Everyone needs to know that they’re working on something of real value.
In the early days of a process automation project, it can be very tempting to jump in and start building the workflow immediately. It can certainly be a fun way to learn the software, and I certainly wouldn’t blame you if you did, but you may be missing a valuable opportunity. Everyone has colleagues they need to get onboard, or a client who has to approve a budget, so you’ll likely need to present more than just a working prototype – you’ll probably need to present your project in terms of the real value it will add to the bottom line.
Define the Business Objectives
No matter how humble you think a workflow is, it’s important to clarify the business objectives. Keep checking in with them throughout the project and use them to judge the success of your project when it’s over. This is especially important if you’re working on a workflow for a client because the value to the client will affect how much you get paid. Whether your customer is internal, external or your own business, it’s always good practice keep the objectives at the forefront of your mind.
A business objective might be, for example:
- Save time or money
- Reduce turnaround times
- Monitor and improve performance or response times
- Gain a clearer vision of what’s happening at each step in the process
Businesses processes can nearly always be improved. Remember that automated workflows will often replace chaotic ad hoc systems based on email or spreadsheets. Sometimes they’ll replace an inefficient system implemented using a proprietary software package that’s too expensive to maintain. Either way, the value generated by a well-thought-out and well-implemented workflow can be relatively enormous and users are generally extremely grateful and relieved to receive the improvement.
Calculating the Return on Investment (ROI)
The true value of a workflow is always a lot more than the tangible sum of its parts but sometimes it’s necessary to calculate the estimated ROI for a business case or budget. Even if you’re building the workflow for yourself, it’s still a great process to go through because it can give even more ideas for improvement. It’ll also help refine the requirements and mitigate risks before you get started.
It’s surprisingly straightforward to estimate the ROI. Once you’ve identified all of the people involved in the process, find out how long each person takes to perform each task. You can do this by sitting next to them with a stopwatch or, more realistically, just ask them for their best estimate. Break down their tasks and identify the parts which will be improved once the automated workflow is in place.
For example, even a simple process such as vacation request approval can be fairly painful process if it still involves printing out a form and getting manual signatures. Even if printers are strategically placed throughout the office to minimise walking time there’s still a significant amount of time and money involved in the whole process of printing a document – think of printer driver and authentication issues, waiting for your document to get to the front of the queue and printer maintenance (time lost due to paper jams and toner replacement; you could dig out technical service invoices and calculate a sensible proportion). Once you’ve got your printed document you need to arrange to get it signed. This often involves meeting time or further administrative burden. The paper will then need to work it way to HR ready for processing and then archiving. For a single vacation request it’s easy to dismiss the cost – but multiply it over the total number of vacation requests across the organisation, over the period of a year or two and it really builds up – it’s a significant cost which only increases exponentially over time. All this is quantifiable and actionable information.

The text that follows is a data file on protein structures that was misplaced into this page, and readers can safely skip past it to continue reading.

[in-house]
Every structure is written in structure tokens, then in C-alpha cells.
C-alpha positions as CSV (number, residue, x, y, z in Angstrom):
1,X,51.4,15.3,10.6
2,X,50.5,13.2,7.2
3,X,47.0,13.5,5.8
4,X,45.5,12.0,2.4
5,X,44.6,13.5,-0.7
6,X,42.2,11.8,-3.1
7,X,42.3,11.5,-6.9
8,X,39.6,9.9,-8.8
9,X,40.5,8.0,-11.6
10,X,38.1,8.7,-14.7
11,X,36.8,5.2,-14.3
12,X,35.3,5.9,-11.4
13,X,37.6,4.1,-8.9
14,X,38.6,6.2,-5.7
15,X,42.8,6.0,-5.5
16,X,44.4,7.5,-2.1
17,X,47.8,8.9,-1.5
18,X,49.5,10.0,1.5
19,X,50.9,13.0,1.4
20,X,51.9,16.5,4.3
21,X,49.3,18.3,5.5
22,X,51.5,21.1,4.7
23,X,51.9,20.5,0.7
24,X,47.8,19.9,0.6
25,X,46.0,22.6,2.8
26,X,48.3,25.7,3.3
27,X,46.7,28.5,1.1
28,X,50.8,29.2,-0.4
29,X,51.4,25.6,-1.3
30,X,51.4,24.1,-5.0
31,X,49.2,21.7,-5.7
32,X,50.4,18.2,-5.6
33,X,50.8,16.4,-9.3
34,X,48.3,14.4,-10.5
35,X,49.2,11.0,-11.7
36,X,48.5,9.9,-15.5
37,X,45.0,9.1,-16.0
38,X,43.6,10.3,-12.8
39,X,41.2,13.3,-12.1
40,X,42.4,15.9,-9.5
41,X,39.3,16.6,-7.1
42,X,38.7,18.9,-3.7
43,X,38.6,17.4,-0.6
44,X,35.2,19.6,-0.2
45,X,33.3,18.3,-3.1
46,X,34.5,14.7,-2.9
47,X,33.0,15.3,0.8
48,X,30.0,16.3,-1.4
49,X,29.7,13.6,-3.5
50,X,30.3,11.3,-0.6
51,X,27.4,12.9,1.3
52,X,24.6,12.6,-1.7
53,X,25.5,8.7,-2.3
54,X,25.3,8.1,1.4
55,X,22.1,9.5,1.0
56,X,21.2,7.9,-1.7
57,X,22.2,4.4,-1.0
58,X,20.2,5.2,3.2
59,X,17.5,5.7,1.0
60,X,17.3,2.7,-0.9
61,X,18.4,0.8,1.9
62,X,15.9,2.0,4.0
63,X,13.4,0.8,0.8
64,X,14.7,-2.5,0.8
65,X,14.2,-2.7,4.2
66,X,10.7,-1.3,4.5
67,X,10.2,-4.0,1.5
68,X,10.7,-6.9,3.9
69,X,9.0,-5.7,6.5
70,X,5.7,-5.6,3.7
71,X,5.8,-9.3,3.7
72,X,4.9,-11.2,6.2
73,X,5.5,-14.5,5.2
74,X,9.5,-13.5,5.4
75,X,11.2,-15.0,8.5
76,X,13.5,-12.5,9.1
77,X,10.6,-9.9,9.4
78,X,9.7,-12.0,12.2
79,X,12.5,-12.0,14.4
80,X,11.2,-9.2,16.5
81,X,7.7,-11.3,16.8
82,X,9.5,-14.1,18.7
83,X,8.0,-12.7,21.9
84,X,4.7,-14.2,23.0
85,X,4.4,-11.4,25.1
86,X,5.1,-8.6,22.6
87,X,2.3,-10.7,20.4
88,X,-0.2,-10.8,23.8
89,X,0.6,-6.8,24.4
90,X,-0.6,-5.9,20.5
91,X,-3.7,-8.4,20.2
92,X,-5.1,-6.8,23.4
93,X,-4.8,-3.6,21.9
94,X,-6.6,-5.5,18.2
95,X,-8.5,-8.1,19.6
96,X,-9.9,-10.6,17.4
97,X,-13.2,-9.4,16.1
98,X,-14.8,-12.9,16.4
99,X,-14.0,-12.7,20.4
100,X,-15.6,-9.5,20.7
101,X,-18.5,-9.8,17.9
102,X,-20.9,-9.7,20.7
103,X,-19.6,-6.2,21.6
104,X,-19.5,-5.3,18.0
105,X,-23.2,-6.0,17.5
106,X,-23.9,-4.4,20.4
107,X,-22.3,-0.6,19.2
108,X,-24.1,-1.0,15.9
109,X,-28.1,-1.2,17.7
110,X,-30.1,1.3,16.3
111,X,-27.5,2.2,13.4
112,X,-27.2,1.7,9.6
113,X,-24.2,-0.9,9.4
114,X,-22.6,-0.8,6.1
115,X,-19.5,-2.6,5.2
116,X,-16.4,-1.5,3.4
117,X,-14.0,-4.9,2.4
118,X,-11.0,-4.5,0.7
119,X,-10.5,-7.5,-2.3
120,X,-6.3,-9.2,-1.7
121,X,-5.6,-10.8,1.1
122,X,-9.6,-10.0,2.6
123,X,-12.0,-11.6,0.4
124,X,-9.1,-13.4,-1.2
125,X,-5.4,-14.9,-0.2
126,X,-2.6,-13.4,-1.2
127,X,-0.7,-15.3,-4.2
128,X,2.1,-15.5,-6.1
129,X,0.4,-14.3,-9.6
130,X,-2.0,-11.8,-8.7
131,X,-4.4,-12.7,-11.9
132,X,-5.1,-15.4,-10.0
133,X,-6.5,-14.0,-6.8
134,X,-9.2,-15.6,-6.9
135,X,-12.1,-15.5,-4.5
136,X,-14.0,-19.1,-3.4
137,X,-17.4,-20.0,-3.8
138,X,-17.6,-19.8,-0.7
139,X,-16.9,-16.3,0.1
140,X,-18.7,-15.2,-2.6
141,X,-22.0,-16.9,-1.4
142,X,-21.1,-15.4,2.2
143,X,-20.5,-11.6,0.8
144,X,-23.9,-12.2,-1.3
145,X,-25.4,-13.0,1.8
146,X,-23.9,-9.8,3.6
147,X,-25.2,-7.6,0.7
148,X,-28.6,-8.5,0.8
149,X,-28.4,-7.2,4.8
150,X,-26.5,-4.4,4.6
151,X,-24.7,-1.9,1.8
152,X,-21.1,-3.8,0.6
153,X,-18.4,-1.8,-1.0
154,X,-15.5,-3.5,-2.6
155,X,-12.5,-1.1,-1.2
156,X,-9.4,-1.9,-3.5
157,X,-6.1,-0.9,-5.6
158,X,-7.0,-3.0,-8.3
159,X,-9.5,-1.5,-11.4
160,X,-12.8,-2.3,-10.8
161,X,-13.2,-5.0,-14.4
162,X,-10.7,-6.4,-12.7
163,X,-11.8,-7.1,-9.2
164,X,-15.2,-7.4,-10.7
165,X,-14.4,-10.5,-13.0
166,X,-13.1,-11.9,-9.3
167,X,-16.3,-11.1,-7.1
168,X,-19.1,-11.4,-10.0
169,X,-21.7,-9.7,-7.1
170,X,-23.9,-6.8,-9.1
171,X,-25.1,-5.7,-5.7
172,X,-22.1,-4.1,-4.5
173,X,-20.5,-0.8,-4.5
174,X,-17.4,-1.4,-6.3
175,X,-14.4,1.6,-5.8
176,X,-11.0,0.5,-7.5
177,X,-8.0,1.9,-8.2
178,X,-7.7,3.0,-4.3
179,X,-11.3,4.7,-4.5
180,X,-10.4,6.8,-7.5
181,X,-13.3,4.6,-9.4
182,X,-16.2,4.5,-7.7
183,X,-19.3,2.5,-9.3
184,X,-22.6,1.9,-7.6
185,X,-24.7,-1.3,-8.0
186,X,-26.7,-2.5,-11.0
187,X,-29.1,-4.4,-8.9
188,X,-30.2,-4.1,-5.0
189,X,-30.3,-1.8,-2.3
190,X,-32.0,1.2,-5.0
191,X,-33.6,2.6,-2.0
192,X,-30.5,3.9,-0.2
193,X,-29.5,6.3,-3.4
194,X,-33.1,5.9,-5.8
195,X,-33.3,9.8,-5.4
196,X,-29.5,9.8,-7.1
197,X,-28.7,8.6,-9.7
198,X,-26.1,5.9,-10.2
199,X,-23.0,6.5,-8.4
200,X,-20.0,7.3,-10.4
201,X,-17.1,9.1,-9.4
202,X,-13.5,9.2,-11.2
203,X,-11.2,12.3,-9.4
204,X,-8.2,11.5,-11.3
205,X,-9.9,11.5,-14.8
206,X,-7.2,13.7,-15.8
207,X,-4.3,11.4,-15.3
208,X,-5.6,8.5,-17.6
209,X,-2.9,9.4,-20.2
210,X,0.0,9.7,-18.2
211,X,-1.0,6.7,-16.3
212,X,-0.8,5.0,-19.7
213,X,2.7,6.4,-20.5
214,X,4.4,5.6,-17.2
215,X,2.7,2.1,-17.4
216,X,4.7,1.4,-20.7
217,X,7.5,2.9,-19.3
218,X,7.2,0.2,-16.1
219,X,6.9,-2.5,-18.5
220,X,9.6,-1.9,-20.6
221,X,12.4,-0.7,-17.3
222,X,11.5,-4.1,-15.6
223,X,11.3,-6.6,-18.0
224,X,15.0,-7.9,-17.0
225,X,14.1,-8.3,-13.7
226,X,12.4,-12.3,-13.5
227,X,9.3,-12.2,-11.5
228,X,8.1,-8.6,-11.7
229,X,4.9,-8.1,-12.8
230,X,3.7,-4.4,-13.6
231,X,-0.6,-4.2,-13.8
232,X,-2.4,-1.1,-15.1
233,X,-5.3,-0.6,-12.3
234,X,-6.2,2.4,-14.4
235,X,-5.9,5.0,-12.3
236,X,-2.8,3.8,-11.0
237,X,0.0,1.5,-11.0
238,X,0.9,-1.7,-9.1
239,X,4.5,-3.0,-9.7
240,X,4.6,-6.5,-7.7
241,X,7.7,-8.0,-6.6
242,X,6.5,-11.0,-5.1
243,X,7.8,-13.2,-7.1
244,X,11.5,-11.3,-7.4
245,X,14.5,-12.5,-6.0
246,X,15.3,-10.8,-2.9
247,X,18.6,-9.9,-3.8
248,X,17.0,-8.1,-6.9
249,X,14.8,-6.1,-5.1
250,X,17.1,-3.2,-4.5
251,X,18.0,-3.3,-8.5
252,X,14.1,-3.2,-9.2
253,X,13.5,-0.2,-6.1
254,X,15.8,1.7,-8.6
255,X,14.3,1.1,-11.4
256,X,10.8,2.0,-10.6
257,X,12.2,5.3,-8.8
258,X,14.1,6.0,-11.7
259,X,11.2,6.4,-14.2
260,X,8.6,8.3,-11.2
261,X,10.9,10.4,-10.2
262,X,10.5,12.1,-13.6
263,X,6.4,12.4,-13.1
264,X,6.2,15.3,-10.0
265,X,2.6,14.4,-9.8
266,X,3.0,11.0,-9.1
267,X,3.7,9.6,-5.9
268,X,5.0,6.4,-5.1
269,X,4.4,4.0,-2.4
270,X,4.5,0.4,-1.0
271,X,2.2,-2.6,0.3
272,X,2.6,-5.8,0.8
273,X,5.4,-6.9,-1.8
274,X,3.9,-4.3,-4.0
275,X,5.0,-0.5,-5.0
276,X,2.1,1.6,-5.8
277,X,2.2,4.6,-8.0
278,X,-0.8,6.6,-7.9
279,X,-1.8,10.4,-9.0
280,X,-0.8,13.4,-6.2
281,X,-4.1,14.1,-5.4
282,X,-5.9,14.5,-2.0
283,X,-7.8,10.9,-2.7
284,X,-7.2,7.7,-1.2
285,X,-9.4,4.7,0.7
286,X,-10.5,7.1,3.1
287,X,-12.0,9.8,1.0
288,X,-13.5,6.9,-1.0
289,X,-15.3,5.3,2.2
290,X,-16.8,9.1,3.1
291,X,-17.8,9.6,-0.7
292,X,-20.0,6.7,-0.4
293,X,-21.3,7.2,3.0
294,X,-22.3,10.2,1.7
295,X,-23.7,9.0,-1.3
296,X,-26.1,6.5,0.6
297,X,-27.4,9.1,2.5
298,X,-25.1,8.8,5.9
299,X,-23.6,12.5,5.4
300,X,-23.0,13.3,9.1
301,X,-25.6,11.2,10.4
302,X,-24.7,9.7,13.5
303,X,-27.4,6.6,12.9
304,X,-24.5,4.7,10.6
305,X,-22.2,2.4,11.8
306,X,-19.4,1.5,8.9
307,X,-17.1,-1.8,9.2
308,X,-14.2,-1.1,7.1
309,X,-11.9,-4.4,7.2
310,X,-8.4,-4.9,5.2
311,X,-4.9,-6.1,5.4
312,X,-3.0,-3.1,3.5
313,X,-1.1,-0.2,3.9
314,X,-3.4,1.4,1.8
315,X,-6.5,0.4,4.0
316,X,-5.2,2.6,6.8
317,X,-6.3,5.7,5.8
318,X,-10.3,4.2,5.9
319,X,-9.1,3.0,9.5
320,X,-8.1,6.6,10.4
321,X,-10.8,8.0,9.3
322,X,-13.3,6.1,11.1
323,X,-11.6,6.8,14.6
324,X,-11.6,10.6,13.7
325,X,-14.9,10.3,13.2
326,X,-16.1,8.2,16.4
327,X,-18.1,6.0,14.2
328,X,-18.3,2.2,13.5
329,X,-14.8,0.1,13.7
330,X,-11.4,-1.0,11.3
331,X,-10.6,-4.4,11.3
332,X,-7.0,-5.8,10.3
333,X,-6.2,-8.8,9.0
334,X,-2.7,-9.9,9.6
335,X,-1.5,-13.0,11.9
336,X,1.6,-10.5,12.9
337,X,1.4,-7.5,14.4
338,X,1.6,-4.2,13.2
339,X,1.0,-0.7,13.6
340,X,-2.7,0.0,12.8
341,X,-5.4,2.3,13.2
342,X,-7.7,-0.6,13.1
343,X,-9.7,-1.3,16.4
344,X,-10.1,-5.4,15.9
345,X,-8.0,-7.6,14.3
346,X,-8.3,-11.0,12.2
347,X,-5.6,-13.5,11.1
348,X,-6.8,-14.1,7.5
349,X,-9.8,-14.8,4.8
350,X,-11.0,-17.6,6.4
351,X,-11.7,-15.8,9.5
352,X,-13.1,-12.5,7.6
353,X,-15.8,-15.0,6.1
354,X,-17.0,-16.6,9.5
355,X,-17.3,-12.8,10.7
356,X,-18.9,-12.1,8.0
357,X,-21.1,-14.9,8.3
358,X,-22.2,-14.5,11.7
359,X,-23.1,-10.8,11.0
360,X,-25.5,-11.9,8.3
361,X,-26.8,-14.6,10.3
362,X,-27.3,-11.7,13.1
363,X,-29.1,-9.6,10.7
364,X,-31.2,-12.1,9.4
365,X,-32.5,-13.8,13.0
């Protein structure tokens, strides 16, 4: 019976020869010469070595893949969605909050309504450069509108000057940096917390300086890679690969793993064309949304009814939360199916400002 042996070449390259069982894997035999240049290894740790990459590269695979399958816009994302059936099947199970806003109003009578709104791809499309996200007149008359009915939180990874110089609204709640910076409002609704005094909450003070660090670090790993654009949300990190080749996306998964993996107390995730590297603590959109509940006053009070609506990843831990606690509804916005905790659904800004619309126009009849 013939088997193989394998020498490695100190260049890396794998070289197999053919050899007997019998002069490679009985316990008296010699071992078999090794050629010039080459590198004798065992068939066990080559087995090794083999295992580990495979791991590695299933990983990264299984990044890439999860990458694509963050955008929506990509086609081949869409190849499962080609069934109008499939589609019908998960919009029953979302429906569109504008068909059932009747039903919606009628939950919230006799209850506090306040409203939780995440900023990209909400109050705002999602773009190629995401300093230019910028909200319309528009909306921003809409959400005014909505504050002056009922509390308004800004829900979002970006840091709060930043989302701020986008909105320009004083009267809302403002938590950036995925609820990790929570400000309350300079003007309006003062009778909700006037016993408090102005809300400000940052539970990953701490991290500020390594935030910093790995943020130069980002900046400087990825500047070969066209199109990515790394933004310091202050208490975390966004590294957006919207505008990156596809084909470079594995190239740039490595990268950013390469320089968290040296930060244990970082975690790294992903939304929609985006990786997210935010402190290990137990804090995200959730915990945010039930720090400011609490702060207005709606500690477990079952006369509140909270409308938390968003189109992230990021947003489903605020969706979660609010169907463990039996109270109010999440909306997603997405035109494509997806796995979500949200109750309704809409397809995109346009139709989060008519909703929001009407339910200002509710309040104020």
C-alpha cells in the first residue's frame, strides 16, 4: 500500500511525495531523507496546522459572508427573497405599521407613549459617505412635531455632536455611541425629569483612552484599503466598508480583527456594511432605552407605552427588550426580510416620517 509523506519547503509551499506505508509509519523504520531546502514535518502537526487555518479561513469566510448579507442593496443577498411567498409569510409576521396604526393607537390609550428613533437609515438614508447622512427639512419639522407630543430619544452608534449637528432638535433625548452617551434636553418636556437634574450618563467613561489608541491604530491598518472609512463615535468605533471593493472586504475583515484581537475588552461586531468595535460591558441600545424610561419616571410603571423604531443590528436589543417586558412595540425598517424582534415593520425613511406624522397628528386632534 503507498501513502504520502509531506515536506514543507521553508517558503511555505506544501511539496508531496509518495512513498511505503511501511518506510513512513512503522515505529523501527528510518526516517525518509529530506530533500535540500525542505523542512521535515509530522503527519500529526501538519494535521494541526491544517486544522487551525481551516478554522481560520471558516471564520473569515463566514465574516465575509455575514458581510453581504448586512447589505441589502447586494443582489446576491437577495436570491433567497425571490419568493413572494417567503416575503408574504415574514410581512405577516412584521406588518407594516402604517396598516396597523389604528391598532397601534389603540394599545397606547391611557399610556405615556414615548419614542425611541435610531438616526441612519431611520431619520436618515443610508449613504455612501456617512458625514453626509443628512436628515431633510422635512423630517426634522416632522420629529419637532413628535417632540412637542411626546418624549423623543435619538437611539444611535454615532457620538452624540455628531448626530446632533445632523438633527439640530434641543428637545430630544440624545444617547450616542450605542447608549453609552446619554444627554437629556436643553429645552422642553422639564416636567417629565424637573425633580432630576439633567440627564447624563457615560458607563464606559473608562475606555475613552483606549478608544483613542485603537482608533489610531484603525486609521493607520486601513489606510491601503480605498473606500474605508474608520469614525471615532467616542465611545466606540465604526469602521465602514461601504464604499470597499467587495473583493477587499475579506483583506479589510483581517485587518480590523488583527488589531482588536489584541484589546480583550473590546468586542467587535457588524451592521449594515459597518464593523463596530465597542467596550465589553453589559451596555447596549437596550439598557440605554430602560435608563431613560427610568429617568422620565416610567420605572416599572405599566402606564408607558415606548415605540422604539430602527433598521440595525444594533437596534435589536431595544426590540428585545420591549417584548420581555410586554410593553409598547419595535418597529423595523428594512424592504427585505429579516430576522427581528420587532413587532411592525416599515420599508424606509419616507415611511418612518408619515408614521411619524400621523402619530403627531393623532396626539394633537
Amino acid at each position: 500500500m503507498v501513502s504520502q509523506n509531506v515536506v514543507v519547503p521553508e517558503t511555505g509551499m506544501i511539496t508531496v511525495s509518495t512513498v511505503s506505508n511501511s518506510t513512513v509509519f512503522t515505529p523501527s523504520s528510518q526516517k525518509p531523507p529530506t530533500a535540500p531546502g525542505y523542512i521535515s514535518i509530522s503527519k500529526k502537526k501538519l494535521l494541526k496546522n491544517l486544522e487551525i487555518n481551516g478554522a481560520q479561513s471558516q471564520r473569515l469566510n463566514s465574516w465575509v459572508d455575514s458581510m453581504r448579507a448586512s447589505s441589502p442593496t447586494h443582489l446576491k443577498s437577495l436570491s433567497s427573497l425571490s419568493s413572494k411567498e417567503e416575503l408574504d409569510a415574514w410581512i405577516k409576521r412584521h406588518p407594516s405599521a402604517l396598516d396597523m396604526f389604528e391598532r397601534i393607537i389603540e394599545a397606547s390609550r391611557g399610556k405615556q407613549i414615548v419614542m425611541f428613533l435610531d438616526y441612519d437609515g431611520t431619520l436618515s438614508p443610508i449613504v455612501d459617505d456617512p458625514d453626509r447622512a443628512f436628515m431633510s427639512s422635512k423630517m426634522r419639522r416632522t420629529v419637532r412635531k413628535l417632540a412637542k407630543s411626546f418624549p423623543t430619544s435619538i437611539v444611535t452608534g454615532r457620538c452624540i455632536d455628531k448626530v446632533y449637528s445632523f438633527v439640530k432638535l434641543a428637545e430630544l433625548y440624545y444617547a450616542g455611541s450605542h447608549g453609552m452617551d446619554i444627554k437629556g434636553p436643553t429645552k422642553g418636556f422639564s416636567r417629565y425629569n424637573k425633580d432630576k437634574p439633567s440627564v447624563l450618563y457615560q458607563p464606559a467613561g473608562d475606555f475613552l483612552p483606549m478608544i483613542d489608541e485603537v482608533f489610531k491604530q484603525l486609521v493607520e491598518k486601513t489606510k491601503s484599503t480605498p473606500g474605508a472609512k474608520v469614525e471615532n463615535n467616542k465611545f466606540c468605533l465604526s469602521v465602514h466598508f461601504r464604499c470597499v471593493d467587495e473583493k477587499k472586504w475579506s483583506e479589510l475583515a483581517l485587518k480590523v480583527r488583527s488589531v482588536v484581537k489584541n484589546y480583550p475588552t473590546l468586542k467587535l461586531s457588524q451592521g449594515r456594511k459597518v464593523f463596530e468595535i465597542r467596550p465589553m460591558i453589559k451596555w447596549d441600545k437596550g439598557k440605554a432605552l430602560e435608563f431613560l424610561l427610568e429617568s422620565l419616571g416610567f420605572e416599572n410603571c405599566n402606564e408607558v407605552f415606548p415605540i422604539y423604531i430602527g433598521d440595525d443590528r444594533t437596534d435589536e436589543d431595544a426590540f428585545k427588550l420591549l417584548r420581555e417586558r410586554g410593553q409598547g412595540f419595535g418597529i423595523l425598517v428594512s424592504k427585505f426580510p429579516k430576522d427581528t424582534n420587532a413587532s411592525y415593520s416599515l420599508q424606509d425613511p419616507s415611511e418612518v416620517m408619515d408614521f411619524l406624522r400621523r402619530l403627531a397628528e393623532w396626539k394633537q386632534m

I’ve seen entire rooms, floors and even buildings dedicated to paper storage – space that was eventually freed up for productive use or let go. I’ve seen turnaround times reduced from weeks to days resulting in a significant impact on the bottom line. I’ve witnessed productivity improvements that have led to people upgrading career paths (never let go). I’ve received delighted emails from customers who’ve finally managed to free themselves from expensive proprietary systems that were difficult and cumbersome to maintain. I’ve also seen the operations of online businesses based entirely on automated processes.
The ROI can sometimes seem so enormous, and so obvious, that the business case is a no-brainer, just common sense, but it may not always appear that way to everyone, especially at first. If you sit out and work on some numbers, the value will be clear long after the initial excitement starts to wane. Once the users start taking the workflow for granted it will become an integral and vital part of the way your organisation does business. Of course, that’s when the real ROI starts to kick in.
If you have any questions about how business process automation can improve your organisation, please get in touch.